My family once vacationed in Nice, my parents taking us kids along when they had a conference in the large convention center. We had fun, but I pretty much treated Nice as any other place to hang out. My sister and I actually went bowling. Bowling!
And we complained about the pebbly beach.
I don’t think I fully appreciated the beauty and calm of this city until I spent several weeks there on my own. That’s when I met Gianin (“non pensare, fare“) and had an opportunity to really explore Nice, renting a flat in the Musicians’ Quarter, riding the bus every day like a local, and taking dance classes in Vieux Ville (Old Town).
One of my favorite parts of the day, dance classes notwithstanding, was relaxing after class. Sometimes I went out with fellow students and teachers (most notably the inseparable Dutch ladies whom I soon visited in den Haag) or took a quick dip in the Mediterranean. But usually I meandered back to my flat either along the waterfront or through the market.
Some days, this would take me hours — I was a true flâneur that summer in the best spirit of that word — one who experiences a city by strolling through its winding streets and alleyways, noticing the little nuances and habits and daily rituals and rhythms of life.
When I walked through the market, there was lavender everywhere. Soap. Perfume. Herbes de Provence in cute little ceramic pots. I had been cooking with lavender for a while, infusing it into a liquid – honey, milk, melted butter/margarine – to incorporate its essence into something I’m baking without making the end product taste like perfume. But now when I cook with lavender, and the sweet scent fills the air, I am reminded of my summer walks home through the market and other flânerie in Nice.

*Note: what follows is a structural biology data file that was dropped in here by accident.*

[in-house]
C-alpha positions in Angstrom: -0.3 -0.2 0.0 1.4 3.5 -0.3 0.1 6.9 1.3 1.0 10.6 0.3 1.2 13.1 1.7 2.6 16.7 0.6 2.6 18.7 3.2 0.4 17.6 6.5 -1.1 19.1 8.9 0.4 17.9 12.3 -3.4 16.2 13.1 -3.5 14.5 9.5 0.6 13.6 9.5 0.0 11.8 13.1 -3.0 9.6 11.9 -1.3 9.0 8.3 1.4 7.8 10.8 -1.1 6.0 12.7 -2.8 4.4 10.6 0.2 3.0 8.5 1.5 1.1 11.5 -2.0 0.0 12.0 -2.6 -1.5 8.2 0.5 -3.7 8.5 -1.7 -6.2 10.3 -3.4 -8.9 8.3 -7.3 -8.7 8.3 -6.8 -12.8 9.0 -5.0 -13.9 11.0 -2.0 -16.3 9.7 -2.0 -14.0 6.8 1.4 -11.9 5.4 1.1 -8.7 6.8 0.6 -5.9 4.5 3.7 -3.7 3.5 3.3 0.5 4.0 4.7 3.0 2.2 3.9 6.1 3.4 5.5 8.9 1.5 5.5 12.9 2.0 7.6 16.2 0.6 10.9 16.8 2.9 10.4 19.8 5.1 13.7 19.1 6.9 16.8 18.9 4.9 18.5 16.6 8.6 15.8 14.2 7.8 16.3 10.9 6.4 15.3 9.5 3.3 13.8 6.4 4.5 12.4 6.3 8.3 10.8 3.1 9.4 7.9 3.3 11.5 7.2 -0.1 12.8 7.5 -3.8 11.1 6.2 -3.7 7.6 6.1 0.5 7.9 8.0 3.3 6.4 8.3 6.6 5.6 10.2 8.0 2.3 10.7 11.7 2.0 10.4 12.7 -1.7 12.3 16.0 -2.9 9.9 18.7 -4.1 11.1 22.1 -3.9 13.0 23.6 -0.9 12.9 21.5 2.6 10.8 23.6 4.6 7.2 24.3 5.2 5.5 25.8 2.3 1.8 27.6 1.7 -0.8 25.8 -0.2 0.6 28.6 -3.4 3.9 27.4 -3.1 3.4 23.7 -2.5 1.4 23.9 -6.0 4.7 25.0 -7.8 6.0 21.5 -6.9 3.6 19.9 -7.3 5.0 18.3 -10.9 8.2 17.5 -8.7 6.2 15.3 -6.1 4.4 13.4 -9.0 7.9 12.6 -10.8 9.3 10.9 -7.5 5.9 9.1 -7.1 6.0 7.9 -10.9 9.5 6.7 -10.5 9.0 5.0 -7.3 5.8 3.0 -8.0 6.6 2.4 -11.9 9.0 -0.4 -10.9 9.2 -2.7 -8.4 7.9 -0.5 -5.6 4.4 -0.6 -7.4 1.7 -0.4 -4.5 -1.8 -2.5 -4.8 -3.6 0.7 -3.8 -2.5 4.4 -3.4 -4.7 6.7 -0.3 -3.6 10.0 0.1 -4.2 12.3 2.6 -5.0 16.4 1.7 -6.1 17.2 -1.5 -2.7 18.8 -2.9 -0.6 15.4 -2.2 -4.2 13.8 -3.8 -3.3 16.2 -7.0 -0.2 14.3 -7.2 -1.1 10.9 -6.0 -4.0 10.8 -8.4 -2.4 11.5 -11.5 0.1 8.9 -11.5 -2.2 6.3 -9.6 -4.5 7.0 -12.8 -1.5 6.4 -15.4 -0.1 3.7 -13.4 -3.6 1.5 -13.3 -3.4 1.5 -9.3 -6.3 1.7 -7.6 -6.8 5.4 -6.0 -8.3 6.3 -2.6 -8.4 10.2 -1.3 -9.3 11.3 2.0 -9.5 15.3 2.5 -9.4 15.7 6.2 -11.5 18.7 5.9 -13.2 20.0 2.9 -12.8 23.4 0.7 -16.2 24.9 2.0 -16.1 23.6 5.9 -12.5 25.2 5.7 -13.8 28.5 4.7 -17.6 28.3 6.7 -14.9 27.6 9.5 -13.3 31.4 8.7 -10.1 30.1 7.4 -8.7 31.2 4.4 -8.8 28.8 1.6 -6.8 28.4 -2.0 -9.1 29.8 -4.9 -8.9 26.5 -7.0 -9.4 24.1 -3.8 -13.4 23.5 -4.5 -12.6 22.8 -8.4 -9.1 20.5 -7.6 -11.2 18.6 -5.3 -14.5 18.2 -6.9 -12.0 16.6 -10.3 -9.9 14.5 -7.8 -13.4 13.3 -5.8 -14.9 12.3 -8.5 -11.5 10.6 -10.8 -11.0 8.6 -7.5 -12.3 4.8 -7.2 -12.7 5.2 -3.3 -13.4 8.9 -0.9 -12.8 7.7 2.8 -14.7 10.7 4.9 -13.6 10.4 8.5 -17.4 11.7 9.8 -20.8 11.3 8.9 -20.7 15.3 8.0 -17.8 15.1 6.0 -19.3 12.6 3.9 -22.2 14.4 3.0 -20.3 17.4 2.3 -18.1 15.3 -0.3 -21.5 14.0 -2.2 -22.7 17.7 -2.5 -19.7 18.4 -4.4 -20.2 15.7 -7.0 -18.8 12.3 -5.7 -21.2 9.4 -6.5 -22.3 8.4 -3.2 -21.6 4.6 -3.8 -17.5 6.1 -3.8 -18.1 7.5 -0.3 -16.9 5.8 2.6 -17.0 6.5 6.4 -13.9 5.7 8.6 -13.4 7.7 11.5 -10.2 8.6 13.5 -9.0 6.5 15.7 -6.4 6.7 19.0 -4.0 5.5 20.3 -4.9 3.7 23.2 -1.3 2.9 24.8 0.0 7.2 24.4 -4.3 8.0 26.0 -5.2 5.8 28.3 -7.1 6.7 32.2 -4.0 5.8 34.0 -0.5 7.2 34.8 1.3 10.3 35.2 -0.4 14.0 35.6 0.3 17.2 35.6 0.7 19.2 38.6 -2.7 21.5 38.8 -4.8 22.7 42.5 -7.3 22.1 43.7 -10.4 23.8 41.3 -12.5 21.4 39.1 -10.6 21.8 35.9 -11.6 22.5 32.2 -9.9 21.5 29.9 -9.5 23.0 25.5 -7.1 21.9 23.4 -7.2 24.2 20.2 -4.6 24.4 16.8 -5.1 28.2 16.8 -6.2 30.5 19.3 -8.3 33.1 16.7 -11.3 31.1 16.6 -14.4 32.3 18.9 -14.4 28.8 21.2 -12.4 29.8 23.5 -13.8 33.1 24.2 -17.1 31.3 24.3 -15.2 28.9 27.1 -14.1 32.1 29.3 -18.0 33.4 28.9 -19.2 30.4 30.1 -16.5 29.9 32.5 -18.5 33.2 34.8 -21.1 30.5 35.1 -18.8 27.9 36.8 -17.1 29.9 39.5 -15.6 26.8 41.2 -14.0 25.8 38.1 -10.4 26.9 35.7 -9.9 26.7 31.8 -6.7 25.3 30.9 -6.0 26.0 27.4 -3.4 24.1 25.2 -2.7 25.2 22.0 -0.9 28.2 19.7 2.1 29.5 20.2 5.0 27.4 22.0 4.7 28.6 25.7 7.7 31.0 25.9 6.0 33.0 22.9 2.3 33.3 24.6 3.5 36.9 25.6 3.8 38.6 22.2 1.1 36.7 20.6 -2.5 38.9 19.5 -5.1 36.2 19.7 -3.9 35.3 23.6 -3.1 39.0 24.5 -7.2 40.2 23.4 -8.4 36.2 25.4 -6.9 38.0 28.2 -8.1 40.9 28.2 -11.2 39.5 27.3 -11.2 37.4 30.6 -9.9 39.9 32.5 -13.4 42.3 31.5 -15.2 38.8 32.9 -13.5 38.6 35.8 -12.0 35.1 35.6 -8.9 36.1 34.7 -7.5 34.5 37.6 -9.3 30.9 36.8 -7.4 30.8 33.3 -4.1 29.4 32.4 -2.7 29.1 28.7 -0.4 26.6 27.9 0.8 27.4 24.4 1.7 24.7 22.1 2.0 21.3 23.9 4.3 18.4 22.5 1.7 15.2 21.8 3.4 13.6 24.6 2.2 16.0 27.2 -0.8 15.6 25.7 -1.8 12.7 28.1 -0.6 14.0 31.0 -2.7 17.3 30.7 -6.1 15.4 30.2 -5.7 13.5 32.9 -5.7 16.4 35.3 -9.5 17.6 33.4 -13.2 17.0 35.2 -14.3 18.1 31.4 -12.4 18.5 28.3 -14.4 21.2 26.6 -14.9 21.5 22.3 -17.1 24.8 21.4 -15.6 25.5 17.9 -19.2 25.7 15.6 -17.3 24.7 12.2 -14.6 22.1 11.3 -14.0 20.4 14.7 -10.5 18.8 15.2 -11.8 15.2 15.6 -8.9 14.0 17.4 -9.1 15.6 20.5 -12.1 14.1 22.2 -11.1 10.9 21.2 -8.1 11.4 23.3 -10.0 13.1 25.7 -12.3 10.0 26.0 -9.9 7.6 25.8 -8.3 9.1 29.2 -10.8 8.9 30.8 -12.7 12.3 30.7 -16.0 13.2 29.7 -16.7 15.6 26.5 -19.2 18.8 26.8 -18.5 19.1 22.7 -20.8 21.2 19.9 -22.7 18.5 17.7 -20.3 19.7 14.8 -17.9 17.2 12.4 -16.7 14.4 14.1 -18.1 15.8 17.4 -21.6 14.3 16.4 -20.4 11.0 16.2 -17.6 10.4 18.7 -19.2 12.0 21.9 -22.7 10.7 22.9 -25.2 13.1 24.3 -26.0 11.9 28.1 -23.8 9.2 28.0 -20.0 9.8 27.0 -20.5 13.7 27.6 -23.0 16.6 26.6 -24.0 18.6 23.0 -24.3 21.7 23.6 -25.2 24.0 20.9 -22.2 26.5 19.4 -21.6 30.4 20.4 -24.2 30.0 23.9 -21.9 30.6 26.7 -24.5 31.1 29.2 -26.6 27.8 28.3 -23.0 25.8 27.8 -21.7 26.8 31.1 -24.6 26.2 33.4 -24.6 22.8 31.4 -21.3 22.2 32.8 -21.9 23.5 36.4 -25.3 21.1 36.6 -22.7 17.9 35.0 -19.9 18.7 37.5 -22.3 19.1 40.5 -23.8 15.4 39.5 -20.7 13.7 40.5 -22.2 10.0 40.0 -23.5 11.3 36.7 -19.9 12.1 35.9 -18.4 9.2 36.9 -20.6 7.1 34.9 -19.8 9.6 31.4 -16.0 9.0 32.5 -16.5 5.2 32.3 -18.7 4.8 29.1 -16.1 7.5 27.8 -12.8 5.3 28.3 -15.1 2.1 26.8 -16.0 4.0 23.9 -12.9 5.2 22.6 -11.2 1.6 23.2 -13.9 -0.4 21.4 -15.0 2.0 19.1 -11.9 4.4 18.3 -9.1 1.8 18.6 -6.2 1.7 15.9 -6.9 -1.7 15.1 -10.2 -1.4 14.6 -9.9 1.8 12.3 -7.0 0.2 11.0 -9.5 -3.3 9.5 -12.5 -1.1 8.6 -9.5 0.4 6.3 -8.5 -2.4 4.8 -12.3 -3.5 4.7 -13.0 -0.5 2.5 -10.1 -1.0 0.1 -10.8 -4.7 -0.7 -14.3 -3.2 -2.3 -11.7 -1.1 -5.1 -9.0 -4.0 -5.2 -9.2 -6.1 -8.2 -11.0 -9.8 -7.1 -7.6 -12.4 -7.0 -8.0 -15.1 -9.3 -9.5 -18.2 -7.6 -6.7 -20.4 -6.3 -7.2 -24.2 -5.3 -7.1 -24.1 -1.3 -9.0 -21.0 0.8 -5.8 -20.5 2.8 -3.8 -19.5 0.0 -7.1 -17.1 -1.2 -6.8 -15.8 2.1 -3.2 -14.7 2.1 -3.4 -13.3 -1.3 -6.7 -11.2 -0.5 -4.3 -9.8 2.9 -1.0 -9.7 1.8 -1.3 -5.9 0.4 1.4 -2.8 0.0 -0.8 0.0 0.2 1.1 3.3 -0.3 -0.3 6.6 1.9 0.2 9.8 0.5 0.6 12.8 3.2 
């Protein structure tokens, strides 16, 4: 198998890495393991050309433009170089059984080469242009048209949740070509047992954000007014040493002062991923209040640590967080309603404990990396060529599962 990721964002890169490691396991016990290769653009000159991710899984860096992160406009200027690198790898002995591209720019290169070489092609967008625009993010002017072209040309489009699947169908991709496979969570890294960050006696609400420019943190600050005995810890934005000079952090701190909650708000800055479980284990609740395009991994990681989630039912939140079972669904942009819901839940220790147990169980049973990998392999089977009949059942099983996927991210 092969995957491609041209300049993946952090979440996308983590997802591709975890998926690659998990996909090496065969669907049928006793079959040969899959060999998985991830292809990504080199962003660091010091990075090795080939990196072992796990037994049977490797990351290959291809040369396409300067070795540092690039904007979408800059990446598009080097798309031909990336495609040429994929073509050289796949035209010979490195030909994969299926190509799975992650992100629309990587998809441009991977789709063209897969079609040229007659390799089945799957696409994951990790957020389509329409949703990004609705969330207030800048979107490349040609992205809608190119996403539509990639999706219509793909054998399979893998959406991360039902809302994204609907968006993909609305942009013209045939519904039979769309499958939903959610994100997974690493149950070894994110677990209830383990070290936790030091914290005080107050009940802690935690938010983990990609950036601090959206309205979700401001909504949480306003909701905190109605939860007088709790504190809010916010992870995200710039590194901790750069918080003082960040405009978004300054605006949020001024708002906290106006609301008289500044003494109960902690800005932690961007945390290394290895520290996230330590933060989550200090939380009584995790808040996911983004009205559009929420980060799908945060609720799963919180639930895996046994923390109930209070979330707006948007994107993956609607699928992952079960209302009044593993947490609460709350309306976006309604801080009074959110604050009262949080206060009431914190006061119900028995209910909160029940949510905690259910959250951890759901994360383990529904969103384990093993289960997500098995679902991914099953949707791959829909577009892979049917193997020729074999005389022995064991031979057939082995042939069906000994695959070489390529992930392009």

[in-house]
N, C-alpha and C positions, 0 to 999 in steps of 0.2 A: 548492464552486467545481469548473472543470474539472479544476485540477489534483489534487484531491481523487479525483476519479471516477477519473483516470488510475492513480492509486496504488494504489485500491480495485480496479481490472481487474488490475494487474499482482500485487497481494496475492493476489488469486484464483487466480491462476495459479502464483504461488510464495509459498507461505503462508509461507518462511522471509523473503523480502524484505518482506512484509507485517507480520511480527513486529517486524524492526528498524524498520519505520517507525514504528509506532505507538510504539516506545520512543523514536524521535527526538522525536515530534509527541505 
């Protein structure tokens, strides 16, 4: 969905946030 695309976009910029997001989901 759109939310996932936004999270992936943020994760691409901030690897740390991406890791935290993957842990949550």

When I came home from New York this past weekend, I found almost a foot of snow outside.
Inside though, on my small windowsill herb garden, my lavender plant has started to bloom. It began shooting buds about 2 weeks ago, towering high above the fuzzy leaves below. And just this week, a few tiny delicate purple flowers have started to barely show their faces, peeking shyly out from their green sheaths.
You almost need to squint to see them. But they’re there.
So it was time to bake another lavender cake.
Adapted from The Kosher Palate‘s Yellow Cake recipe. While some recipes call for grinding up dried lavender buds into a fine powder to give flavor to cakes, ice creams, etc., I find this gives a too heady a fragrance and taste. I prefer the infusion method that I have described below. This methodology can be incorporated into other recipes – just infuse the lavender into warming honey, milk, or shortening. I may try this with rosebuds as well.
I typically make this as 2 loaf cakes (like tea cakes) or 4 dozen small or 2 dozen large cupcakes; can also be made as a bundt cake; makes approximately 15 servings. I use a silicone loaf pan, and the cake develops a really nice, caramelized crust.
3 C all-purpose flour
2 C sugar
1 T baking powder
1/2 kosher salt
1/2 C vegetable oil
1/2 C margarine
1 C soy milk
4 large eggs
2 T dried lavender
zest of 1 lemon
Preheat oven to 325°F. Grease pan(s).
Prepare lavender infusion: melt margarine in bowl over low heat and add lavender. Heat until fragrant, approximately 7-10 minutes. Drain margarine through fine sieve, pressing lavender on mesh. Discard lavender. Allow margarine to cool (but should still be liquid).
Combine flour, sugar, baking powder, and salt in bowl of mixer using paddle on low speed.
Add oil, cooled margarine, soy milk, eggs, and lemon zest. Beat at medium speed until well blended. Scape down sides of bowl occasionally to make sure all ingredients are incorporated.
Pour batter into prepared pan(s) and bake for 40-60 minutes, depending on size of pan. Cake is done when toothpick inserted into center comes out clean (no crumbs). I typically bake on the longer side because I like a crunchy crust.
Cool and serve.